Nina continues to write her thoughts and days doings; here are just some entries that touched my heart.

“I had a nice note from Nannette (sister to Nina) on Friday- thanking me for sending your photo over; as we were, she was thrilled with it and very glad to get it. She says she is still writing to you- please God sometime you will get all our letters. I also had a letter from Auntie Nancie; everyone is so anxious about you”.

Oct. 25thSunday

“Have been thinking of you all morning, Paul; wondering where you are and how you are. You are never out of our thoughts at any time”

Oct. 29thThursday

“We were all thankful to get a cable from Boy (Pauls older brother) this morning, sent last Friday saying ‘safe and fit’. His letters are getting thru very regualy now; naturally we are worrying a great deal as he has been in action since July 1st. We worry about you both, the uncertainly of your whereabouts nearly breaks out hearts. We long for news”.

Nov. 24th Tuesday

“Your 21st birthday, my son, and you haven’t been out of our thoughts all day. We can’t help wondering where and how you spent it. As we didn’t have you with us Dad had a special Celebration of Holy Communion for all of us at 7am. It was a georgous [sic] morning. There were just ourselves there as Dad hadn’t announced it at all, and we felt that we were sharing your birthday to some extent. We had a special prayer for you and one for Boy. Somehow we seemed very close to both of you. John (Pauls other brother) wrote to say, that as he couldn’t go to a service on your 21st birthday, he was going to one tomorrow (Wednesday) at 6am. Mrs Bobbie bird (a great friend of Ninas) sent in a lovely bunch of flowers today and a note just to say she was thinking of you on your 21st birthday. I will keep the note, among other things, to show you when you come home again, which I am sure you will do one day. Very many happy returns, my dear son; our love and thoughts have been with you all day long”.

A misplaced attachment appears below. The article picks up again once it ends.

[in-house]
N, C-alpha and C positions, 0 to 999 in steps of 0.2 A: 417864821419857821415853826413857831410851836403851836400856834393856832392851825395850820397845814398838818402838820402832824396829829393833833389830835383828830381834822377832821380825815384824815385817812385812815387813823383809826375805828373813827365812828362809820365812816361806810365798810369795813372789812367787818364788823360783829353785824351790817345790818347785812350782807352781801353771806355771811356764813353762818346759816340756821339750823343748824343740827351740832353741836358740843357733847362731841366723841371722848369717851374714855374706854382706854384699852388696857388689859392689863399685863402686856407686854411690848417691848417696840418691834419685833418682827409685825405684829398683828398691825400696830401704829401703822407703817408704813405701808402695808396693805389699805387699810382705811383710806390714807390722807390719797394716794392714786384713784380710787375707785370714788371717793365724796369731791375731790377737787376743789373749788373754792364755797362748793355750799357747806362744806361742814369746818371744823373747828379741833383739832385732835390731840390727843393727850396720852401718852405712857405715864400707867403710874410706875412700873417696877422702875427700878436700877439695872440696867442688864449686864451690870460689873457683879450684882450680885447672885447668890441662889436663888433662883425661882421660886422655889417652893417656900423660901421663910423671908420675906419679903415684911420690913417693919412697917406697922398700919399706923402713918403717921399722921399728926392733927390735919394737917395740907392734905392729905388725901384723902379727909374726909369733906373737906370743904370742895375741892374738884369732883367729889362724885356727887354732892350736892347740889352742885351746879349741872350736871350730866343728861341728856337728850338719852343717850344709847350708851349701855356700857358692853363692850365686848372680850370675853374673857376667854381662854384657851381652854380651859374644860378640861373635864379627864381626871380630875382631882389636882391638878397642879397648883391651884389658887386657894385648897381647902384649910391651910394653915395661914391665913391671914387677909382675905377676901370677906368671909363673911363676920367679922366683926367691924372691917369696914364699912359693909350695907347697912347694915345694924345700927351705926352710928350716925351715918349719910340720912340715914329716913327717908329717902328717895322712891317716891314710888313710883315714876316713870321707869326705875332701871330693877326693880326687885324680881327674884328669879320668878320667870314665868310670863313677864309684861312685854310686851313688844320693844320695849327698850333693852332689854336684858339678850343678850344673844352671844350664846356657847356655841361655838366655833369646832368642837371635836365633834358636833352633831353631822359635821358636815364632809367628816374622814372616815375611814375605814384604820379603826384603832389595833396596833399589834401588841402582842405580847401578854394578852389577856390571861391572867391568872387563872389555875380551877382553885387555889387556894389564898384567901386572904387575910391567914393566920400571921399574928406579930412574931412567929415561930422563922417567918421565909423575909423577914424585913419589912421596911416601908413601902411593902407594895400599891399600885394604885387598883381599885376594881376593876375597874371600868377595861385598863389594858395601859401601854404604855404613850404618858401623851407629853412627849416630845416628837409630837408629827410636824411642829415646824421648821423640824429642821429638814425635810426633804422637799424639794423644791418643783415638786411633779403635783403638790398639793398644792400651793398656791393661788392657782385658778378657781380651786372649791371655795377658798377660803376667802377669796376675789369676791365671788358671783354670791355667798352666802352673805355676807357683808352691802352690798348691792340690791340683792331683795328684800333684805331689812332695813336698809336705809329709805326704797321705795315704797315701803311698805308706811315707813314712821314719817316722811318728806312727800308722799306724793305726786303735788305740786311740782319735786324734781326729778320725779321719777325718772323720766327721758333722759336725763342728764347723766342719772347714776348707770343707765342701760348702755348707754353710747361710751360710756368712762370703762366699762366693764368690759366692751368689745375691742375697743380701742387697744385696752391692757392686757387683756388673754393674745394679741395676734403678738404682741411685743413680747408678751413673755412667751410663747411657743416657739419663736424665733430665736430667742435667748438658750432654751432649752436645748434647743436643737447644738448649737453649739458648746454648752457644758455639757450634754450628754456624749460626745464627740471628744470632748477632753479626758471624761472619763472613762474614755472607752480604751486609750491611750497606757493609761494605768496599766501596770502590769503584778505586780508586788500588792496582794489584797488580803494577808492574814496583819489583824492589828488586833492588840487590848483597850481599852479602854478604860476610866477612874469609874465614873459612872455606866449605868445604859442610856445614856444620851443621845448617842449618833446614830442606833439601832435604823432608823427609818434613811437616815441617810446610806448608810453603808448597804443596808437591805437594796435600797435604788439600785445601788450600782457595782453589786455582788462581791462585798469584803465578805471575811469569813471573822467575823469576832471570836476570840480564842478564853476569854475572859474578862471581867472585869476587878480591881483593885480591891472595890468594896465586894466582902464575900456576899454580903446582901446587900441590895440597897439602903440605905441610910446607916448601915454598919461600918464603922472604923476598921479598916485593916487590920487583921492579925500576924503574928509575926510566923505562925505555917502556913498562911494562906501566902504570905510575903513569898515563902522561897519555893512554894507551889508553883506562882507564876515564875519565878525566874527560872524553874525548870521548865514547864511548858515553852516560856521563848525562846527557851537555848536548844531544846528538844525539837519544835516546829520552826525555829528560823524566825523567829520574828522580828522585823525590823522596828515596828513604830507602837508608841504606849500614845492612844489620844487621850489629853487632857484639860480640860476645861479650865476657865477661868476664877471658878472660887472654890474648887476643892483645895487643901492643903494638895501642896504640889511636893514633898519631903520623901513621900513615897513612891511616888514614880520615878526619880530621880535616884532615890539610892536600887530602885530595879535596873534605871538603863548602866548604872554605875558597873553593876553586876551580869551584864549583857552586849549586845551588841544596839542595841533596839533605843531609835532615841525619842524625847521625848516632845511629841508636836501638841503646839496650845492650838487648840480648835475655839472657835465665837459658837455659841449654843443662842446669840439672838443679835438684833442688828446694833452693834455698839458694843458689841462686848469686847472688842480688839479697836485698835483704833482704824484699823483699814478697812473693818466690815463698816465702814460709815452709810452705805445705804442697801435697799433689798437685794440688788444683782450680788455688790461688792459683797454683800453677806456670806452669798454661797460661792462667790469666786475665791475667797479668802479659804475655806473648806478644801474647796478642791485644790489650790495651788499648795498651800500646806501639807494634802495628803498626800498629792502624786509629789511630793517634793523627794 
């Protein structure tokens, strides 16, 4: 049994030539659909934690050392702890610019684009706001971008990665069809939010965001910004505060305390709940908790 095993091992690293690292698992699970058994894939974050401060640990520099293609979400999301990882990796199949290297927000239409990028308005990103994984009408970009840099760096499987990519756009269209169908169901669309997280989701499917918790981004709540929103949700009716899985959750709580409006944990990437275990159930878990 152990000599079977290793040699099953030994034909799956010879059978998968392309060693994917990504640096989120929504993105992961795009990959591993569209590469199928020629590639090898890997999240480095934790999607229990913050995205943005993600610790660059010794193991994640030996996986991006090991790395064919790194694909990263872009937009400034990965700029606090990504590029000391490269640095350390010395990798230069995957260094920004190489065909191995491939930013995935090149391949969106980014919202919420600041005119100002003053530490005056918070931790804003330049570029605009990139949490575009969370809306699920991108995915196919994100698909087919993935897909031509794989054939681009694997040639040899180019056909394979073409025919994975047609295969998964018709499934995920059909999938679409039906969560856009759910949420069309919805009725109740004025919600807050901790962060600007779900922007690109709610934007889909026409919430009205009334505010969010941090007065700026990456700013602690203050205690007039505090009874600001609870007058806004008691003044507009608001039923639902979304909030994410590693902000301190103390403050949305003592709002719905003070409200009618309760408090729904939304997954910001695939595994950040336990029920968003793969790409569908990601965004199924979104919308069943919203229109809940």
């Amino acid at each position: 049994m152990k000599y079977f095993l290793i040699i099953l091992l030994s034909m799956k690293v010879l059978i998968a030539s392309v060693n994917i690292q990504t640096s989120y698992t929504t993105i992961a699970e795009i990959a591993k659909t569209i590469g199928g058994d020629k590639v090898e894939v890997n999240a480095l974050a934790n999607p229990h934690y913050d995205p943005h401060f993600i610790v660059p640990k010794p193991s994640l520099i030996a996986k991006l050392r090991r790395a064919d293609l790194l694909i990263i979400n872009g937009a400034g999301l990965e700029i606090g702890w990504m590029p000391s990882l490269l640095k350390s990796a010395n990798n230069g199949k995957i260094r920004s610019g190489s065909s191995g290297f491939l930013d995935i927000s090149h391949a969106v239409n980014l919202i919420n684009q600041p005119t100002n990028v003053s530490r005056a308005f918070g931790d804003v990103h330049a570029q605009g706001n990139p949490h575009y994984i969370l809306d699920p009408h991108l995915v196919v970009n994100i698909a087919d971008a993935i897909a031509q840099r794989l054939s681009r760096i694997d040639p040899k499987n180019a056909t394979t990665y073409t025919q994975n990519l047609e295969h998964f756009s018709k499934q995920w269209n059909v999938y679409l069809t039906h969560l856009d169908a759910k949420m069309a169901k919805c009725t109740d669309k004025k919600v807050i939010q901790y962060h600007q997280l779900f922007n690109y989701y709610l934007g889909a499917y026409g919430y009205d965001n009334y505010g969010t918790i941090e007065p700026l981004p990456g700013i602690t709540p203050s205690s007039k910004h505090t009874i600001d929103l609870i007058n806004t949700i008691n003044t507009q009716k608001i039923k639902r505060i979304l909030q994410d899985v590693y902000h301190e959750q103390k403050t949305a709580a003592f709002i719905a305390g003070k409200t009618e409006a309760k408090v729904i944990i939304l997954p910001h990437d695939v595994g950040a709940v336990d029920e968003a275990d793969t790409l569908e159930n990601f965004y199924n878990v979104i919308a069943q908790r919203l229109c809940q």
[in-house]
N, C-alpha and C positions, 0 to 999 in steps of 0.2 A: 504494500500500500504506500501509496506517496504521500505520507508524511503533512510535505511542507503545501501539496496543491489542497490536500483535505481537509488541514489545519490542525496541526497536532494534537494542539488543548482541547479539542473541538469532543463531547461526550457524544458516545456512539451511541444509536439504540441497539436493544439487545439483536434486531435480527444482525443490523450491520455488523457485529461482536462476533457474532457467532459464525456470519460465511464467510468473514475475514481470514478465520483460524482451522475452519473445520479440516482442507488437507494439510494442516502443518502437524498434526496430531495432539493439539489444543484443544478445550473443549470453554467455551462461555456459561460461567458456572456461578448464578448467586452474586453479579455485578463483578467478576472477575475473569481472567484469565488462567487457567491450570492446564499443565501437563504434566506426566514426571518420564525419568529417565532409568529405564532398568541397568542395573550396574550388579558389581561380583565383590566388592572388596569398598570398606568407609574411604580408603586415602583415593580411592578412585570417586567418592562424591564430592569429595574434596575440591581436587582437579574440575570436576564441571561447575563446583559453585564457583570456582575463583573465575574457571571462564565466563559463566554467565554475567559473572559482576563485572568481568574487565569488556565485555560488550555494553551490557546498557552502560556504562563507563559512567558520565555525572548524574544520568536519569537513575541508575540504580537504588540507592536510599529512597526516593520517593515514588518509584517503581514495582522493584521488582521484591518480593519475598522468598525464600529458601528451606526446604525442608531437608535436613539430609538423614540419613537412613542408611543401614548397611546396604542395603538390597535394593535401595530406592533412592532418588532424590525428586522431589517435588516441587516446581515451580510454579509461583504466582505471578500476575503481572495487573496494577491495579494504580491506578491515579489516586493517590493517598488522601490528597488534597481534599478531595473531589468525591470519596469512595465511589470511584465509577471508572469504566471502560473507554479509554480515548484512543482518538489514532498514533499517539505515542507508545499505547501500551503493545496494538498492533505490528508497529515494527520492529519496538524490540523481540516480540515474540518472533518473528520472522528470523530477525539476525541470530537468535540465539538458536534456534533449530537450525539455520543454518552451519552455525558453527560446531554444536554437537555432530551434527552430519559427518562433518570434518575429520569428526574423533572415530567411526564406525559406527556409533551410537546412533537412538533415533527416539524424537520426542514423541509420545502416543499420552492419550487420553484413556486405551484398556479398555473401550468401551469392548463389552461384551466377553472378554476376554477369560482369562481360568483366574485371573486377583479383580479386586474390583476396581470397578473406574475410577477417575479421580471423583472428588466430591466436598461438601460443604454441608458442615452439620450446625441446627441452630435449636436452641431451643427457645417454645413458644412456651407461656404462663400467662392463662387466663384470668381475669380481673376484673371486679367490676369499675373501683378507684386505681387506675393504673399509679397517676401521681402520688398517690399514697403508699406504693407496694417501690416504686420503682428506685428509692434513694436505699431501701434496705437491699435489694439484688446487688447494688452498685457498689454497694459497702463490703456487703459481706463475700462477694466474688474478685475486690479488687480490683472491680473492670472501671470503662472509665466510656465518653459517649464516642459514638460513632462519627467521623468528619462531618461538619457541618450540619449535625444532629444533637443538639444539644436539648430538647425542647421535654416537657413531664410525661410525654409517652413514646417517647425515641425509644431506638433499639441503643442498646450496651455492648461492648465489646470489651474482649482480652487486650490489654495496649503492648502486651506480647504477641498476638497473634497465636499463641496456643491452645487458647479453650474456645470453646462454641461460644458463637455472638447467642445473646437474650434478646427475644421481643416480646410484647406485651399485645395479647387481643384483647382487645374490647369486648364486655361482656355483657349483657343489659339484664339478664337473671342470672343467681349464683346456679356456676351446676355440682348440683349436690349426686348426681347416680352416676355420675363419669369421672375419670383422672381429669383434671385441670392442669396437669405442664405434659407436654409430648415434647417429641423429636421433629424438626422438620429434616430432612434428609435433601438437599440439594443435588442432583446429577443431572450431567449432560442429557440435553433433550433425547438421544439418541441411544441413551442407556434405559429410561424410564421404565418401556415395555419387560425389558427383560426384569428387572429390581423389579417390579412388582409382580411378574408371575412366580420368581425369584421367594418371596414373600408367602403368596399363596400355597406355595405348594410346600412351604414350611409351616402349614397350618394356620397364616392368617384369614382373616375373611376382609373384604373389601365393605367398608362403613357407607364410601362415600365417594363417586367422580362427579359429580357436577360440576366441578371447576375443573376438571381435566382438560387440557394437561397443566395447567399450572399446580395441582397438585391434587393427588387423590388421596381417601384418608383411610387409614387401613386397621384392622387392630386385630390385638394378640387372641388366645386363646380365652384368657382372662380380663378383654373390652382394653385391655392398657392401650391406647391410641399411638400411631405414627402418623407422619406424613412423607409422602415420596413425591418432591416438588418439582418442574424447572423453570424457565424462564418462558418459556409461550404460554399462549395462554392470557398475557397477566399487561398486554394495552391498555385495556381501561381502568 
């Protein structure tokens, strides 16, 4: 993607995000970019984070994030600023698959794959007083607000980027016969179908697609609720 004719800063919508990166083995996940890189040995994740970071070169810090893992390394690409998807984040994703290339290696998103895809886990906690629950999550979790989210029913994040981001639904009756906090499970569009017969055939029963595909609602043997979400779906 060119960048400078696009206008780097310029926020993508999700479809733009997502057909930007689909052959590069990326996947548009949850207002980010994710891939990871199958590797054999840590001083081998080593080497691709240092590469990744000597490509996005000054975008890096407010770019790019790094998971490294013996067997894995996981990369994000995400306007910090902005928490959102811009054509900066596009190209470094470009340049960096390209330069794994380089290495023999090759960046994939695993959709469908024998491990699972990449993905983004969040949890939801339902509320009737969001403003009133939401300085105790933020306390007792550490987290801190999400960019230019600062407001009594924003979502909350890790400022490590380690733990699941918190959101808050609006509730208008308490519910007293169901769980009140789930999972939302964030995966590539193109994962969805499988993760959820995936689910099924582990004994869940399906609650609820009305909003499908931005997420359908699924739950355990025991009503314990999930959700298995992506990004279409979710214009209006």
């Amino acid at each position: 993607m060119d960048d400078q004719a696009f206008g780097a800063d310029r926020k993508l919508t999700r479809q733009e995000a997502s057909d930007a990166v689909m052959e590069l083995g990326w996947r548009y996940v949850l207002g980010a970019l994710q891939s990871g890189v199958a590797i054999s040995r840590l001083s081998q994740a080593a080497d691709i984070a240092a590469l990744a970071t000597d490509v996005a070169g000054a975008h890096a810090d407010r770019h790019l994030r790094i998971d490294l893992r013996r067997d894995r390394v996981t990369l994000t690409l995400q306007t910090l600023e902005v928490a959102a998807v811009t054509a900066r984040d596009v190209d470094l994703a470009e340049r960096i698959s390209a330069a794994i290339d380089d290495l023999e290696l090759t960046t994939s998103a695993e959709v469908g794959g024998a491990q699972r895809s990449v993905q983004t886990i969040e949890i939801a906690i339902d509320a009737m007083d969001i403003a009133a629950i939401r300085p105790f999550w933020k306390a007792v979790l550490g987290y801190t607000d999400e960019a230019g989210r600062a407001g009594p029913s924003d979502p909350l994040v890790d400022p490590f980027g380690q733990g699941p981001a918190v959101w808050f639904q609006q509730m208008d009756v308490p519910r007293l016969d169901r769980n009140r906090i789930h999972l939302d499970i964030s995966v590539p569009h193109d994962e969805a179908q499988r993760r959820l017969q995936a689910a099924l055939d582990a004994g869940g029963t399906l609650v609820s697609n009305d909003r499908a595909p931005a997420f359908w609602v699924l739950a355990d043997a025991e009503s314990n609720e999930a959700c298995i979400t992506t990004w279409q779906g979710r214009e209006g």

Nov. 25th Wednesday

“Another cable from Boy Today. We would give anything to get one from you”.

Dec. 14th Monday

“All rather upset today as the photos of you, which we ordered from the West, arrived. We’ve been shedding a few tears. We miss you so, Paul, and are so terribly anxious and just pray every minute that we will have some good news”.

Xmas Day 1942

“We all went to church at 6:30am; sung Eucharist. Me heart was very full; my thoughts of you, my son and hoping and praying that wherever you ay be, you are well and being properly looked after; I felt very sorry for Dad during the service; he said he didn’t know how he was going through with it is, with the exception of last year, he says he never remembers (0r not very a long time) a Xmas morning Celebration without you at his side serving. You and Boy will be very much in our hearts and thoughts all day. Our constant prayer is that you will be with us again next year”.

The Royal Australian Air force Officially declared Philip Paul Adams deceased on 10th September 1942, stating 16th July, 1942 as the date of his death. Ninas Diary ended abruptly. It would seem highly probably she and the Rector were notified early 1943. Official notification of his death was registered in the Northern Argus on 5th March 1943. The informant was the Reverend Roland Vere Smith Adams.